No, not necessarily
I can think of several ways that a patron may not know their warlock. A lot of this is DM dependant and may depend on the setting, so your milage may vary.
The relationship between your Warlock and their Patron may be akin to the story of Prometheus - the man who stole fire from the gods. However, unlike Prometheus, you are stealing from a Patron, not a god, and your Patron has not caught you... yet.
The Patron might know that someone has stolen some of their power, but not know who or they might be unaware of the theft and thusly unaware of the warlock’s very existence. It could lead to an interesting story if the Patron starts to seek out the cause of their waning power and discovers someone is stealing it from them.
The existence of the patrons is unclear
In settings such as Eberron or Dark Sun, the existence of gods is unclear, to the point that some people believe they might not exist at all. Yes, clerics and paladins exist and the rituals they perform do produce magical effects, yet there is no direct evidence that a deity is granting them this power. It may just be that clerics and paladins are tapping into the same power as everyone else but their way of doing that is different - and they associate this way of tapping into magic with deities and religion. Rather than seeing these rituals as magical, they view them as being divine.
Patrons in your campaign world might be the same. Yes you make a pact and perform a certain ritual to get power, but there is no evidence that the patron exists. People may just have associated the power that certain rituals grant you with different figures, such as The Fiend or The Undying or The Archfey - but these icons are just representations, they are not real entities. So, if Patrons in your campaign setting work this way, they can not possibly know of your existence as they are not real.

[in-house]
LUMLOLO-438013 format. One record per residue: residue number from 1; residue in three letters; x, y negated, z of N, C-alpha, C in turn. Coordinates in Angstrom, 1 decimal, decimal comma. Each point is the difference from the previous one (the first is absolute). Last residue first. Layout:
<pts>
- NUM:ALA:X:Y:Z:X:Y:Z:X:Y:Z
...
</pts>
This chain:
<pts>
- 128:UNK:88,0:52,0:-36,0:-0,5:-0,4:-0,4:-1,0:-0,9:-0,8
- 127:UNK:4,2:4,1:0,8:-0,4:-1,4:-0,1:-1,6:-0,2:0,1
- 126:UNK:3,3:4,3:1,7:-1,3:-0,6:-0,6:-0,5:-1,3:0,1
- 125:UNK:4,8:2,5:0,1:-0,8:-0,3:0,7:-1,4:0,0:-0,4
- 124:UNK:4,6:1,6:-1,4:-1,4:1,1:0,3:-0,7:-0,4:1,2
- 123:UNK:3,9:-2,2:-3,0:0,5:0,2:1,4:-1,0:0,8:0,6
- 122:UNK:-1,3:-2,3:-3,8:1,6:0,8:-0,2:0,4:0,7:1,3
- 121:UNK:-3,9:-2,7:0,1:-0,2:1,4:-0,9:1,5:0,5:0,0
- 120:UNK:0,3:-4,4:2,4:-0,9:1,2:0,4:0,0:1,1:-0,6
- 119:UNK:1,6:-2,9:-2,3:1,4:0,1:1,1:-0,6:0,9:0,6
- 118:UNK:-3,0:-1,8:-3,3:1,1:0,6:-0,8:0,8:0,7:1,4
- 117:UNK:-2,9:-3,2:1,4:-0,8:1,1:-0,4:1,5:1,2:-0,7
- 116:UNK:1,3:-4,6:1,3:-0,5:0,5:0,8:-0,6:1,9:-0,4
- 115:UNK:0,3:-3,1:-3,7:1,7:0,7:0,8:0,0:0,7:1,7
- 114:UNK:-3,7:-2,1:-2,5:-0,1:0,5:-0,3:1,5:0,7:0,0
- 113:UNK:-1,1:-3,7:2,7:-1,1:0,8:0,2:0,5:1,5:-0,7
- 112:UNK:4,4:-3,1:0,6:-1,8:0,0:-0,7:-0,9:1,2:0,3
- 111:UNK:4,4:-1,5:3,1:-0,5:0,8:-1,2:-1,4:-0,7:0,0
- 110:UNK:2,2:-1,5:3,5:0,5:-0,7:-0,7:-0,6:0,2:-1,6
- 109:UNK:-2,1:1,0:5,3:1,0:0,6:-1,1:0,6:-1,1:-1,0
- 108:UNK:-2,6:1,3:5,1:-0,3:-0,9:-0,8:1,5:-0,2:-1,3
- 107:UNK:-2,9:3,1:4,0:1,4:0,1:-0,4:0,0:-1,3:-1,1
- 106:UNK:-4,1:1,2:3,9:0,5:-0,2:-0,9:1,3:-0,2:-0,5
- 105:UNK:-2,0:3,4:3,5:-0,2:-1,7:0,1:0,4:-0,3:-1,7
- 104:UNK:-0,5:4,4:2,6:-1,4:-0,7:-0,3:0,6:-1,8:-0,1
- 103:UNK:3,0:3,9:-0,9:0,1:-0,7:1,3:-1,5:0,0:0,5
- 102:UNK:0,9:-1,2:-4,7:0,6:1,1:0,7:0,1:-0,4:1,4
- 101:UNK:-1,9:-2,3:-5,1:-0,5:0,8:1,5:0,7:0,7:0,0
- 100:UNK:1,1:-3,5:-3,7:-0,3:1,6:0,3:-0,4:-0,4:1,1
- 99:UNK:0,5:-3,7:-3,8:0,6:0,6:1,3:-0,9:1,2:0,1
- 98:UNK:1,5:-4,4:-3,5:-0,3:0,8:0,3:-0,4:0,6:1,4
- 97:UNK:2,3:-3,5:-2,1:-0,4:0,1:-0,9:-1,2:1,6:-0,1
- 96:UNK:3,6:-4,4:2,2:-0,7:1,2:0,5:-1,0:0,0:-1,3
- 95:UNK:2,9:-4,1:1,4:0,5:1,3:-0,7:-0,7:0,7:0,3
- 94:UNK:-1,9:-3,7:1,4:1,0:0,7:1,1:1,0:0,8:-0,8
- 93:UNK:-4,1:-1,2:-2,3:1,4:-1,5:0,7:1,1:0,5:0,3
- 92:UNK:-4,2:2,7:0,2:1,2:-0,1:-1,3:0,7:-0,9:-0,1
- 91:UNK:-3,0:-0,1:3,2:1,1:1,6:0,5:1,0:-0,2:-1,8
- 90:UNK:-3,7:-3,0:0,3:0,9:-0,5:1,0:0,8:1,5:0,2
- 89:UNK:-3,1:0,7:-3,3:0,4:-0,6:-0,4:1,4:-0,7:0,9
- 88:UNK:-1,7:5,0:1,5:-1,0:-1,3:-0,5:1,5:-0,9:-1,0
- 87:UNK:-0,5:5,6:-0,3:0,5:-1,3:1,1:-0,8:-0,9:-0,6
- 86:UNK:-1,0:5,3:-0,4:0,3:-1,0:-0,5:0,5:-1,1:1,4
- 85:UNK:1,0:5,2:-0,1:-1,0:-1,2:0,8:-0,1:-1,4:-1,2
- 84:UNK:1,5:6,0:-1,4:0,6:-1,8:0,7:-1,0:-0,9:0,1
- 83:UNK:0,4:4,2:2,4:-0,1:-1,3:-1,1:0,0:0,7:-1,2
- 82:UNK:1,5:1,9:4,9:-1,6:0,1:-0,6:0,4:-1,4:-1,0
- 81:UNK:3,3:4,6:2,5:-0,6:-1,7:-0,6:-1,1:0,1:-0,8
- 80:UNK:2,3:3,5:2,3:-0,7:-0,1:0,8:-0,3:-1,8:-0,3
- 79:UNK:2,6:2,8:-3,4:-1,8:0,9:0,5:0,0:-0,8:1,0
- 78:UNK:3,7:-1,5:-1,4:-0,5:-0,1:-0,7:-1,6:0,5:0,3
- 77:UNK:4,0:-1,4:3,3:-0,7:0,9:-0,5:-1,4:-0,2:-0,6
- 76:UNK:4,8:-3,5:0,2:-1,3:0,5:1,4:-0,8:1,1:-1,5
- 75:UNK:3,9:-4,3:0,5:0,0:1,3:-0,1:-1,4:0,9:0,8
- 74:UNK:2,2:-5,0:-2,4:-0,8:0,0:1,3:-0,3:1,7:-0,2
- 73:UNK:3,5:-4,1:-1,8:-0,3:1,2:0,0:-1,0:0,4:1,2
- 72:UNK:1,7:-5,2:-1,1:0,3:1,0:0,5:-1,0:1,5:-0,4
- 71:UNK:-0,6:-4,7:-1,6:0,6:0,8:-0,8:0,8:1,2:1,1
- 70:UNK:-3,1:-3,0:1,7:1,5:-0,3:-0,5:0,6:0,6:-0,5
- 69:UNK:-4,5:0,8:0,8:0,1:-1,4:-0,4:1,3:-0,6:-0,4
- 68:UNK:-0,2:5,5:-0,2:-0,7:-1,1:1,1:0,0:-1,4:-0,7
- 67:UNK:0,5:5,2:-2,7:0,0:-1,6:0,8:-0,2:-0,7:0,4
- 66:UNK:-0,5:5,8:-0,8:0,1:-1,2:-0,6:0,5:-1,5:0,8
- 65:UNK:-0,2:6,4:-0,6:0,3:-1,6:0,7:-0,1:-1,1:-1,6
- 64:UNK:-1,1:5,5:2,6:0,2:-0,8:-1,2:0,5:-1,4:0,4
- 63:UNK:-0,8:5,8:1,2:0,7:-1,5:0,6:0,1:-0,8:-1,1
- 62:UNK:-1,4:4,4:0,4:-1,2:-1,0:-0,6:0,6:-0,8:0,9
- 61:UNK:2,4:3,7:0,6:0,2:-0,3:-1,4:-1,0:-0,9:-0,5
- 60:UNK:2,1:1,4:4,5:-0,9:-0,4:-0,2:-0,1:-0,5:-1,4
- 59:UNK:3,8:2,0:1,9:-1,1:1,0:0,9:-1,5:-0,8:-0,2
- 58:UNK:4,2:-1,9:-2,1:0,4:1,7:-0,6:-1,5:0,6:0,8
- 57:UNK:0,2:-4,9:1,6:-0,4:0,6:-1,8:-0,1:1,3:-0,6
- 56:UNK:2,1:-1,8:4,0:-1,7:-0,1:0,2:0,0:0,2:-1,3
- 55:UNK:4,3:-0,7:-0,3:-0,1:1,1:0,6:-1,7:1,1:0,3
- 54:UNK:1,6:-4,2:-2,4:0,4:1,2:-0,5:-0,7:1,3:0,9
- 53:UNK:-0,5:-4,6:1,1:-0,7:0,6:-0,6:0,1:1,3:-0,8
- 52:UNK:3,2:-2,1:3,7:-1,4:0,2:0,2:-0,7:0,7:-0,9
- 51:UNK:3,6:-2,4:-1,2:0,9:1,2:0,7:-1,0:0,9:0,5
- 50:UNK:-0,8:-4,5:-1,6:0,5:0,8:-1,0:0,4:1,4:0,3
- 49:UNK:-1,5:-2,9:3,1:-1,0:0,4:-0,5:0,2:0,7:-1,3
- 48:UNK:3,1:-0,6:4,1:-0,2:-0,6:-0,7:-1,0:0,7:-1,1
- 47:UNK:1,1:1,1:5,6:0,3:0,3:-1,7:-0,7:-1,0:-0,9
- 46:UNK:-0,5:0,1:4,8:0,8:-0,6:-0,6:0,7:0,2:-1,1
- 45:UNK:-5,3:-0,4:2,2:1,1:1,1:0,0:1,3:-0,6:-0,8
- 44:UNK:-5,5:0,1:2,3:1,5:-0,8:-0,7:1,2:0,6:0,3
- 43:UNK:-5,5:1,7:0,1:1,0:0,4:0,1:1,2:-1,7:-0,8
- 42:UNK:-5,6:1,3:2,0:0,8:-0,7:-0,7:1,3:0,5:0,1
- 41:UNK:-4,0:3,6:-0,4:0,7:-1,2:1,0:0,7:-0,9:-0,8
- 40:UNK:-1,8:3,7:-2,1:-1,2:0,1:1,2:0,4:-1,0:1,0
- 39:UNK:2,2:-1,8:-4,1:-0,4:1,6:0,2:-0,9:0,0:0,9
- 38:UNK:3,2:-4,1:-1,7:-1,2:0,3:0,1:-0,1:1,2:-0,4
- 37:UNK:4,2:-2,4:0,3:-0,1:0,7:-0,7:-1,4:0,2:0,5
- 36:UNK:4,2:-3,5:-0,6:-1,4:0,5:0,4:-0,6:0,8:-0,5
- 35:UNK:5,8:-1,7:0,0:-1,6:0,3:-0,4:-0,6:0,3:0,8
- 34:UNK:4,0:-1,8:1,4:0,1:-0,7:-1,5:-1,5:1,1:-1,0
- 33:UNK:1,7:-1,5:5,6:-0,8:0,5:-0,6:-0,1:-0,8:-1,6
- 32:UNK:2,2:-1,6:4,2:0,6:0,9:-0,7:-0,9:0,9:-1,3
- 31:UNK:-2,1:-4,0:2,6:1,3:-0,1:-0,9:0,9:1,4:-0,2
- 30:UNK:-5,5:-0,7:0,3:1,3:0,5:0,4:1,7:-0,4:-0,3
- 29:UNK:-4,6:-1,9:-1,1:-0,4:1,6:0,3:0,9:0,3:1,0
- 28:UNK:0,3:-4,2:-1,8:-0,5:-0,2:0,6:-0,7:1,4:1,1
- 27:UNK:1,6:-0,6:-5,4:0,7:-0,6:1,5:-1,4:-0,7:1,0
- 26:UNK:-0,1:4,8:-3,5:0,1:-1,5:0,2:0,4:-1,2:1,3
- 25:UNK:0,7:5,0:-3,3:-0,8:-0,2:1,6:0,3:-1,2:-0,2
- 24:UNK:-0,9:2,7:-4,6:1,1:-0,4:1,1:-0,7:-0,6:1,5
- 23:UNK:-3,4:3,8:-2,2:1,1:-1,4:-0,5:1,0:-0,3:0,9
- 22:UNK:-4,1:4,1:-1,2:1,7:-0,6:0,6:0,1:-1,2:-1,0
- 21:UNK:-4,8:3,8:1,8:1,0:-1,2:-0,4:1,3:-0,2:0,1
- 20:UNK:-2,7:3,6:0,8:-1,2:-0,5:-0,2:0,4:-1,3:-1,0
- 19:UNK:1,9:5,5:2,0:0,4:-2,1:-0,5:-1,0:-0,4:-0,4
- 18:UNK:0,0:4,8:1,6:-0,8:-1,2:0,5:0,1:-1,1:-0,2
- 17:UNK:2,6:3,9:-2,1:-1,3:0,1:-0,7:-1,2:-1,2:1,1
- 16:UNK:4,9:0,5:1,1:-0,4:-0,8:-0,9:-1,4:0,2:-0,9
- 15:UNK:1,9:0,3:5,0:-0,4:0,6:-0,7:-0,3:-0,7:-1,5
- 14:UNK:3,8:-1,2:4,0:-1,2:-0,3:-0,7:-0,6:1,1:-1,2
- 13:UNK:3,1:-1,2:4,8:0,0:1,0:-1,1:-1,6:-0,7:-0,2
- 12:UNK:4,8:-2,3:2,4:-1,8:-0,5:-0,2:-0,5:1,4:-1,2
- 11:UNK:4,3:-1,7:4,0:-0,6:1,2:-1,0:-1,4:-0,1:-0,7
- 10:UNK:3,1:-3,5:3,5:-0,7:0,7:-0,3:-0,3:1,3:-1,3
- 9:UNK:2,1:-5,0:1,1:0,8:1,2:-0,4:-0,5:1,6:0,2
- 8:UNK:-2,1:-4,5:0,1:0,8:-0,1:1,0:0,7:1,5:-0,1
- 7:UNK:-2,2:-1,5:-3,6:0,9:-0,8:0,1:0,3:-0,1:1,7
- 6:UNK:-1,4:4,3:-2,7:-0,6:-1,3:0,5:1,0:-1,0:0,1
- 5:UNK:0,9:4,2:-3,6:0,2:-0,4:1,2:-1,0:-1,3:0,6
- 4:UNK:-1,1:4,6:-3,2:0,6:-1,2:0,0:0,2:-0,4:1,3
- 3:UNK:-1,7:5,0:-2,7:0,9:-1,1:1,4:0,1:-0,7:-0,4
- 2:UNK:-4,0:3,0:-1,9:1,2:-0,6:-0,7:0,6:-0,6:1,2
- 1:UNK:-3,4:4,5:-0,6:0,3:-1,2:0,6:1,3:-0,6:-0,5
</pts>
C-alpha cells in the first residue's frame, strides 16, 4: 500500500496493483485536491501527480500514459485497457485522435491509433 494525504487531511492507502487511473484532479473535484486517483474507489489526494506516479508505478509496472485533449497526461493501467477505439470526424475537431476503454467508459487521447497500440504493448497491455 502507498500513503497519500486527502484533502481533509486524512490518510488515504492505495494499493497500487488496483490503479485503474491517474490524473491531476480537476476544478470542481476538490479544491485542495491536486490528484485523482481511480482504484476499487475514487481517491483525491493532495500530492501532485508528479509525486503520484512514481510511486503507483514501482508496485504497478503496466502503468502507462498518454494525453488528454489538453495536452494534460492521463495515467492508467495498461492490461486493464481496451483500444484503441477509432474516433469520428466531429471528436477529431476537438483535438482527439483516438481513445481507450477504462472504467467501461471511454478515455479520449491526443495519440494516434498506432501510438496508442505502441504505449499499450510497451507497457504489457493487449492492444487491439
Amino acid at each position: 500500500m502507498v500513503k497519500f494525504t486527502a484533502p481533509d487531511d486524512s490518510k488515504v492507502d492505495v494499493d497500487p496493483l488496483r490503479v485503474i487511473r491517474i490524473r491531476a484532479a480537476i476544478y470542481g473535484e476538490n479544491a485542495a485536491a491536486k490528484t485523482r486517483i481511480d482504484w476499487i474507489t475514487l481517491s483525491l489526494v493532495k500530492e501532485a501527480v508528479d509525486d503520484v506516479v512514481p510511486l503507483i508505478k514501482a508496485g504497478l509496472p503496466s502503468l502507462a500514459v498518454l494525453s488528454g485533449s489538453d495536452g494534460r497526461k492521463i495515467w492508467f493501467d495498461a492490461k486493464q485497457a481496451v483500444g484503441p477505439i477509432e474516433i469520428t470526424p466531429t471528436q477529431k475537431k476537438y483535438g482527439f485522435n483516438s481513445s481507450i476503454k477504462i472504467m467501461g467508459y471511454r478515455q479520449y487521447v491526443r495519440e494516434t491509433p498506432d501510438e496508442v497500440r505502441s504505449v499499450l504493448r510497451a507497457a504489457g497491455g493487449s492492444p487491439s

The patron chose you without knowing your identity
One Fiend may have dared another to give some of their power to a random mortal. You may of met your archfey at a masquerade ball, or they were too intoxicated to remember your name the next day. The Undying may have assumed you to be dead but instead granted you some of their power, like The Boy Who Lived. Or they may of been trying to create chaos by granting their power to individuals at random.
Alternatively, you may have been hidden from them using some form of anti-divination spell or effect which prevented them from learning your identity. Or you may have used a false identity when creating your pact with your patron. Whilst this may not work on a fiend, it might work on an Undying patron who was once mortal. This way, the patron would either not know you or only know your false identity.
You inherited the power from your family or another warlock
A patron might not know you as they didn’t make a pact with you, they made it with one of your family members. This person may be long dead now but the magic has spread through your bloodline, now manifesting in you. The patron doesn’t know you, the only know your great-great-grandfather with whom they made the pact.
Alternatively a warlock may have passed their power onto you, wanting to be done with their patron or believing it to be a curse. (They might even be sub-letting their power to you without the patron’s knowledge). Whatever the reason, the warlock has given you access to the patron’s power without the patron knowing who you are.
The patron has forgotten the warlock’s identity
Whilst much of the PHB implies that a warlock has an active pact with their patron and is in semi-regular contact with them, their exists the possibility that the pact has already been fulfilled. The warlock may have already fulfilled the terms of the contract before the campaign has started and has been rewarded with a power that will grow over time. This means that, because the pact is finished and the patron may not see that warlock again, it is possible for them to forget the warlock’s identity.
Alternatively the patron may be affected by some kind of spell which has caused them to forget. Or they may even have so many warlocks that they can’t remember who is who.
Sold to the highest bidder
Perhaps pacts are commonly exchanged between patrons, buying and selling them in something akin to an auction or even a stock exchange. You may have made a pact with one patron, who would know your identity, who then sold your pact to another patron who then sold it to another. The buyer of your pact might not know you nor care to learn your identity, all they may know is how much you are worth to a buyer.
This is not intended to be an exhaustive list of ways that a patron may not know their warlock’s identity. What this list of ideas is meant tondo though is give you some inspiration as to how your patron might not know your warlock.